Crane Topples Onto Dallas Museum of Art - NBC 5 Dallas-Fort Worth

Crane Topples Onto Dallas Museum of Art

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    A crane operator was injured after truck-mounted crane fell backward onto the roof of the Dallas Museum of Art Friday morning. (Published Friday, April 3, 2015)

    A truck-mounted crane fell backward onto the roof of the Dallas Museum of Art Friday morning, injuring the crane operator and narrowly missing sculptor Mark di Suvero's red "Ave" steel sculpture in the garden.

    Jennifer Caveness was working across the street, happened to look out the window, and saw it come topple over.

    “I could not have seen that coming,” said Caveness.

    The crane came to rest on top of the museum, damaging part of the roof. The crane left the truck with only the back of the vehicle touching the ground as the cab of the truck faced skyward at 45 degrees.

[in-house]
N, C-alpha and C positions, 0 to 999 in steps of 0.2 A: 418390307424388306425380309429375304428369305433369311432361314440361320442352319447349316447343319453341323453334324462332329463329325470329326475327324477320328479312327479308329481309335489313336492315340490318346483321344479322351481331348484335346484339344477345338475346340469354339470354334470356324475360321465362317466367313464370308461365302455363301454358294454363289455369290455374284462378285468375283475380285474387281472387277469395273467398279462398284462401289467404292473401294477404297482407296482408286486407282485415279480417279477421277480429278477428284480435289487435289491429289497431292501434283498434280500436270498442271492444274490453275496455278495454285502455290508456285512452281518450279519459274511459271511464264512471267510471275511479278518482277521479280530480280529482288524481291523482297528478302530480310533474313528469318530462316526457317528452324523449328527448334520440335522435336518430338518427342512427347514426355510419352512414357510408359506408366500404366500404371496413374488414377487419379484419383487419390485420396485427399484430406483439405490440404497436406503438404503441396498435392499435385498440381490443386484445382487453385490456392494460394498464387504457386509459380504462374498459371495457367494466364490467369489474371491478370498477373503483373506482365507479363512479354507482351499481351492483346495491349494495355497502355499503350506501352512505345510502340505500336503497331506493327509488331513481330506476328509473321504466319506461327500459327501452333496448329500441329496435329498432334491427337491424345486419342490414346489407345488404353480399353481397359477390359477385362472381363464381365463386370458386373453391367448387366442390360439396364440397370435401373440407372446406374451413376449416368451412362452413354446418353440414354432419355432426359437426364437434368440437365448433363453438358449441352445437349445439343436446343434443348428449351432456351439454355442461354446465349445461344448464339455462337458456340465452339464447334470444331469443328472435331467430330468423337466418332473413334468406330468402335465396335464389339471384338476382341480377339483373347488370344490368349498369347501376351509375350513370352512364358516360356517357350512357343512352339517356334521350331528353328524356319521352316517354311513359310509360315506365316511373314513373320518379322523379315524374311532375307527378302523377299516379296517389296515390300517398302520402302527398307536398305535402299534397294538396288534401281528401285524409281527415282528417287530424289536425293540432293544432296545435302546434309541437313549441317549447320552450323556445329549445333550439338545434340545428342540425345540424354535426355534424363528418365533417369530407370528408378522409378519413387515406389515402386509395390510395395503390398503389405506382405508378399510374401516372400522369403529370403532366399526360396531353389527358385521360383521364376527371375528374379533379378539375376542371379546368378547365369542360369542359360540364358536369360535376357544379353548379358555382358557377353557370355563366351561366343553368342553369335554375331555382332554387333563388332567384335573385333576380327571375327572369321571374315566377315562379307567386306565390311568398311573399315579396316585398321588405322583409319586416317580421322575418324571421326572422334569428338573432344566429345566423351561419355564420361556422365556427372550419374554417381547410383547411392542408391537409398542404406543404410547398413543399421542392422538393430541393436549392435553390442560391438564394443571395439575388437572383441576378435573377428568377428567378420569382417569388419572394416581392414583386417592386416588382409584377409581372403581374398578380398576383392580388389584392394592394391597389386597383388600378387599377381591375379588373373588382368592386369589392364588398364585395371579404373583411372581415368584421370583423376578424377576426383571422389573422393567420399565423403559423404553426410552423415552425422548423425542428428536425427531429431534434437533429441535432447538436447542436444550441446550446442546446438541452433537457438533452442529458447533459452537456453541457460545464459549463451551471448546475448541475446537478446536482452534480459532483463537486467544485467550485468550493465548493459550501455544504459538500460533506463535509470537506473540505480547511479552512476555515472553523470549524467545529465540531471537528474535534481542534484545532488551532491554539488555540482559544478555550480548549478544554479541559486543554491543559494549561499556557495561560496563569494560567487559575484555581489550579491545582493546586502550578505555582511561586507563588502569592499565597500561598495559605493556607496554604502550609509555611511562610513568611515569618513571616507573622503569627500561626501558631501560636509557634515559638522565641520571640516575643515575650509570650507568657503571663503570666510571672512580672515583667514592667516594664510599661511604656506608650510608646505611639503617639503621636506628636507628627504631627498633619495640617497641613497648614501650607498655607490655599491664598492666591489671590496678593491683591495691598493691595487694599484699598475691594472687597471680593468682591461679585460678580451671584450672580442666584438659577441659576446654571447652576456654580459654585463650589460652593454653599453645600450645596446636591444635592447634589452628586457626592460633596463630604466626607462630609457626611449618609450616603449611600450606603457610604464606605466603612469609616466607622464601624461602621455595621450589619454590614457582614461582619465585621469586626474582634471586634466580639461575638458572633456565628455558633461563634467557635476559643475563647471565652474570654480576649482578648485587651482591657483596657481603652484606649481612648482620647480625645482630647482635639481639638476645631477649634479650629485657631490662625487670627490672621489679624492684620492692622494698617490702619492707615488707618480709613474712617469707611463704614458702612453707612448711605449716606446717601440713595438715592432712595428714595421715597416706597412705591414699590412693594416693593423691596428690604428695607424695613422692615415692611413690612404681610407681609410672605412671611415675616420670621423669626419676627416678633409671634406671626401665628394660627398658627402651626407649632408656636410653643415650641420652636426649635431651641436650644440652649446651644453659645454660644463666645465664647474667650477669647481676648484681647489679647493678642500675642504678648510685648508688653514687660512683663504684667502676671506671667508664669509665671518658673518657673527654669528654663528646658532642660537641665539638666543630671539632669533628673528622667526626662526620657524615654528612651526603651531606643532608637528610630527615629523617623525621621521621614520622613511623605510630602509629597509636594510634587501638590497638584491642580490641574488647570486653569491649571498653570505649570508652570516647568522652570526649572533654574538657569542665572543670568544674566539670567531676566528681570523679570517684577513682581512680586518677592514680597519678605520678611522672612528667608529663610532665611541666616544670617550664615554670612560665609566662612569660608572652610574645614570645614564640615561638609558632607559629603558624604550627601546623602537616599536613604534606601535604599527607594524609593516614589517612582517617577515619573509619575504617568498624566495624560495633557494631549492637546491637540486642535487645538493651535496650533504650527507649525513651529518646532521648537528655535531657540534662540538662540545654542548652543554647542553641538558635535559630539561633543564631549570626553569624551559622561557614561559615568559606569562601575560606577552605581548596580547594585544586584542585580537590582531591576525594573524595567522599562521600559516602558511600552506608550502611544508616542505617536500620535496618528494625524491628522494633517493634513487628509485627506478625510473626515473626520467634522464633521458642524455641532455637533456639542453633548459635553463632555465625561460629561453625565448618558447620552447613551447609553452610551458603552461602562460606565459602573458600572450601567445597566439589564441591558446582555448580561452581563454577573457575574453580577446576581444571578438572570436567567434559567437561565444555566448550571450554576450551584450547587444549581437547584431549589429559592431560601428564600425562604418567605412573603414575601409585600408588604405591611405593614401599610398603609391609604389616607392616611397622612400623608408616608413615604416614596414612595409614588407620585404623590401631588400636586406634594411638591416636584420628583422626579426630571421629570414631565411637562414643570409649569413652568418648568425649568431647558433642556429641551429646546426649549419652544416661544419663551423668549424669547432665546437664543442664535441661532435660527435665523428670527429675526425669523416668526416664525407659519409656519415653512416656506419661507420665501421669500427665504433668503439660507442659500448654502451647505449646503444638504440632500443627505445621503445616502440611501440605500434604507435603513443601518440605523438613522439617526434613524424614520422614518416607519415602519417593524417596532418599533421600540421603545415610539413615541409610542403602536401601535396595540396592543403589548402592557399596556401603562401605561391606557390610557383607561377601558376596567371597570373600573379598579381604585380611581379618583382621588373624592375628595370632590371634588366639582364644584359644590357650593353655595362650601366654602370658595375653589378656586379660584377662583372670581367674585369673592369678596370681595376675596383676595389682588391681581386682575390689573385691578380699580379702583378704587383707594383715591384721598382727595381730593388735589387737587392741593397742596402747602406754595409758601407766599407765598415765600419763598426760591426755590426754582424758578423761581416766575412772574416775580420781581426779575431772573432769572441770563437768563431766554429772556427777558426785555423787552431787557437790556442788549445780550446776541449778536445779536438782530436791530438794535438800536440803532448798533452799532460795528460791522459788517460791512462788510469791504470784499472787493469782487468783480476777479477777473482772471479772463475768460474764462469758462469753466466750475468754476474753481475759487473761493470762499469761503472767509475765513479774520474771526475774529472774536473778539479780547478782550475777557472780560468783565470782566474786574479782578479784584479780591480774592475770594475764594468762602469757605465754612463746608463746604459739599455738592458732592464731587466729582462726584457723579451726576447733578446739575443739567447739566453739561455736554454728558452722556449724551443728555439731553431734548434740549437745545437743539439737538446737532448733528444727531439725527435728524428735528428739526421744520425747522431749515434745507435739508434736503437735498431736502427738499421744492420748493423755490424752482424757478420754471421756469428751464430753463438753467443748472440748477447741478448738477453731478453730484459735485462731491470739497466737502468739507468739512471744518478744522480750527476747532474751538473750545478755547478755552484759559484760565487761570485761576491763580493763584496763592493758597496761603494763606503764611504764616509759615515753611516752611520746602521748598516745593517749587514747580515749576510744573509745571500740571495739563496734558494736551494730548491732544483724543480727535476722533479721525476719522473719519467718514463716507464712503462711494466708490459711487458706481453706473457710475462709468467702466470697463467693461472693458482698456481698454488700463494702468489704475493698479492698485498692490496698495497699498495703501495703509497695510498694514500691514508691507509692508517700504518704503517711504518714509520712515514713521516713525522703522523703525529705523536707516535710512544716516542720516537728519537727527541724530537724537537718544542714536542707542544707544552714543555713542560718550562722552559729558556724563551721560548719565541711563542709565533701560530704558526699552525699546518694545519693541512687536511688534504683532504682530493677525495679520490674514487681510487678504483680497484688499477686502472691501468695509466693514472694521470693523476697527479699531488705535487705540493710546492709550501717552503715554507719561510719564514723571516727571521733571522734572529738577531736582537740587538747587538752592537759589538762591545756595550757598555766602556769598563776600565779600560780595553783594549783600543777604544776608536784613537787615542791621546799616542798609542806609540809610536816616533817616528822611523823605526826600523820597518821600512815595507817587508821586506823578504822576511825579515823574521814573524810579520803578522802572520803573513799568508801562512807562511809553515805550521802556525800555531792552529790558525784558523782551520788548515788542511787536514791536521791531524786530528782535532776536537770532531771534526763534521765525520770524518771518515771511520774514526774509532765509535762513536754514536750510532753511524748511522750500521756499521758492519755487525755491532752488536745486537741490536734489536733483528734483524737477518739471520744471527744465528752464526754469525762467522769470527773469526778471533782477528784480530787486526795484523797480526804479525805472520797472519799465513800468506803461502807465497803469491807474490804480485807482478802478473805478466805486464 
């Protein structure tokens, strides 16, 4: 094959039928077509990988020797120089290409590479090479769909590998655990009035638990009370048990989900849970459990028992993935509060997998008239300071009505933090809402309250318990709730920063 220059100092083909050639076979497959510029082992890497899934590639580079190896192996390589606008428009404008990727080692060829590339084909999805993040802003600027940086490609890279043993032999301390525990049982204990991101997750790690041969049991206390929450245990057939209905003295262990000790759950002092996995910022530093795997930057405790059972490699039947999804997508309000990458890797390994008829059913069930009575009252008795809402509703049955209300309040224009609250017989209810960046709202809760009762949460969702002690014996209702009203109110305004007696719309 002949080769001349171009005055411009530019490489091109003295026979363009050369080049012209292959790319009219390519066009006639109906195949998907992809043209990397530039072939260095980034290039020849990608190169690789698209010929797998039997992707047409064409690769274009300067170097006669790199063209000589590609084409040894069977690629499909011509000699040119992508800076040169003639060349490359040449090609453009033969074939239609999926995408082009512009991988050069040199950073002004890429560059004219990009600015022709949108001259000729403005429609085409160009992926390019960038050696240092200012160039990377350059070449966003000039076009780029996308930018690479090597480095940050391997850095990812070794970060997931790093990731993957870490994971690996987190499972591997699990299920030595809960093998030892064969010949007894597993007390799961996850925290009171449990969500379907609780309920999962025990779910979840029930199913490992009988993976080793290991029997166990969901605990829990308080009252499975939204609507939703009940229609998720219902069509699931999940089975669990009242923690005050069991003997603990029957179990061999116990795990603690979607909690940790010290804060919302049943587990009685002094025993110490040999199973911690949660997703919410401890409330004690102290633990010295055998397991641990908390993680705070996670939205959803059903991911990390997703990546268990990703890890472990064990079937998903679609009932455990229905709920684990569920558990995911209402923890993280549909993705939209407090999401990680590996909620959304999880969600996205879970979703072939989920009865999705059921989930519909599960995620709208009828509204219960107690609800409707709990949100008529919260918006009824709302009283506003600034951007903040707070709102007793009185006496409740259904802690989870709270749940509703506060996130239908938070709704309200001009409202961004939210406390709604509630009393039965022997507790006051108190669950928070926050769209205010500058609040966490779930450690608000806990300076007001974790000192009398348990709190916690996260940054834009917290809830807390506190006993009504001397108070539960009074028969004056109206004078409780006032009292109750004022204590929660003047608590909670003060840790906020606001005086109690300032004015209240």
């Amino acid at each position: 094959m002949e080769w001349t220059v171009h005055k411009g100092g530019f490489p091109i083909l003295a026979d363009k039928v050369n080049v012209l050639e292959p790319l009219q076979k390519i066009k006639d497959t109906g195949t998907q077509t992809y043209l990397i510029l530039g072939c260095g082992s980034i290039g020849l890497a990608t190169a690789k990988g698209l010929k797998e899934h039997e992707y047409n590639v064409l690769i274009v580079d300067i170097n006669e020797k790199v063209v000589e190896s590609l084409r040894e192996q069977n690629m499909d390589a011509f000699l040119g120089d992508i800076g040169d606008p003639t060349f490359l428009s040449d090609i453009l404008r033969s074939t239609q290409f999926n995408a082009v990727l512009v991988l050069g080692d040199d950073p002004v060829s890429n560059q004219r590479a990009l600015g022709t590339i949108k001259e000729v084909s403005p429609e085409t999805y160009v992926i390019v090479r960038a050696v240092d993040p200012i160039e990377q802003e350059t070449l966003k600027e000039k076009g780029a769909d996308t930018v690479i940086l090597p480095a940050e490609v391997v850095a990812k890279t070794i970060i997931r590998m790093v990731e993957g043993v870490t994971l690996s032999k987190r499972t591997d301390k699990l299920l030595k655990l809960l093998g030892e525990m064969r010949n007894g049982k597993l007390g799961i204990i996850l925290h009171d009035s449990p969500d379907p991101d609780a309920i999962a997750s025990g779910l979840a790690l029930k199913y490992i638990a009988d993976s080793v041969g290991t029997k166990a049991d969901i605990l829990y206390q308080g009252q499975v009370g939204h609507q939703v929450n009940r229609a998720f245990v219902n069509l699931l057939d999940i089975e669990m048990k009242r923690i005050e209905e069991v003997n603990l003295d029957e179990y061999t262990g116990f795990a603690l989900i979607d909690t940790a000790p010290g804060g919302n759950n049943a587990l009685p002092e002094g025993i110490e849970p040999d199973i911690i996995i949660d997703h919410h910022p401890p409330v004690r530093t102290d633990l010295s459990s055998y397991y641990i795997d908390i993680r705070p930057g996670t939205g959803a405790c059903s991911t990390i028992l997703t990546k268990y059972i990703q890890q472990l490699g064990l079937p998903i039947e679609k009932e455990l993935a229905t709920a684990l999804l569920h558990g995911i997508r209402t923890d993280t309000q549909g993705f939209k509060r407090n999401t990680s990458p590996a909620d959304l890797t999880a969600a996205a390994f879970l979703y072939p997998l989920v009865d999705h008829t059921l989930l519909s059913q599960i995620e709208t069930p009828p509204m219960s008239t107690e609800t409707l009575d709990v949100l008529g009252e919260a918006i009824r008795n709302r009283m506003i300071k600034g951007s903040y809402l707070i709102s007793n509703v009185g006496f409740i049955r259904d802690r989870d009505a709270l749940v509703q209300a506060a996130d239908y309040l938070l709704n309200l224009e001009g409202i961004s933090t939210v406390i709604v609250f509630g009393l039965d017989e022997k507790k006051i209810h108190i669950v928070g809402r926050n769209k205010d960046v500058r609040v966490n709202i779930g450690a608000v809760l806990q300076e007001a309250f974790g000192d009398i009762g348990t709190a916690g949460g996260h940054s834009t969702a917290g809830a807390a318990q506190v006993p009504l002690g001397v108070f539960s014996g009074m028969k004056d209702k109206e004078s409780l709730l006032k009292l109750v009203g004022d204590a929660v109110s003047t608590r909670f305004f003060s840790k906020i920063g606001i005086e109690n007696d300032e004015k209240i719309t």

The crane operator was injured in the incident and hospitalized in an unknown condition, according to Dallas Museum of Art Operations Manager John Young. 

    Young said the tent was being installed for Art Ball 50, on April11, and was to take about a week to build.

    Crane Topples Onto Dallas Museum of ArtCrane Topples Onto Dallas Museum of Art

    Though the south end of the museum is closed due to the incident, the Dallas Museum of Art remains open to guests.

    Jill Bernstein, director of communications for the museum, said no works of art were damaged, though the museum's primary concern is for the well-being of the injured crane operator.

    Crane Topples Onto Dallas Museum of ArtCrane Topples Onto Dallas Museum of Art

    A truck-mounted crane fell backward onto the roof of the Dallas Museum of Art Friday morning, injuring the crane operator and narrowly missing sculptor Mark di Suvero's red "Ave" steel sculpture in the garden.
    (Published Friday, April 3, 2015)

    The companies involved in the incident are Crocker Crane and McIntire Crane, according to Juan Rodriquez of the U.S. Department of Labor. 

    There is no immediate word on what caused the crane to topple. OSHA is now investigating.

    “Cranes are working at a very high level, lifting in this case an armature of the tent, and apparently they hadn’t sufficiently calculated what is necessary for that,” said Maxwell Anderson, the director of the Dallas Museum of Art

    NBC 5's Julie Fine contributed to this report

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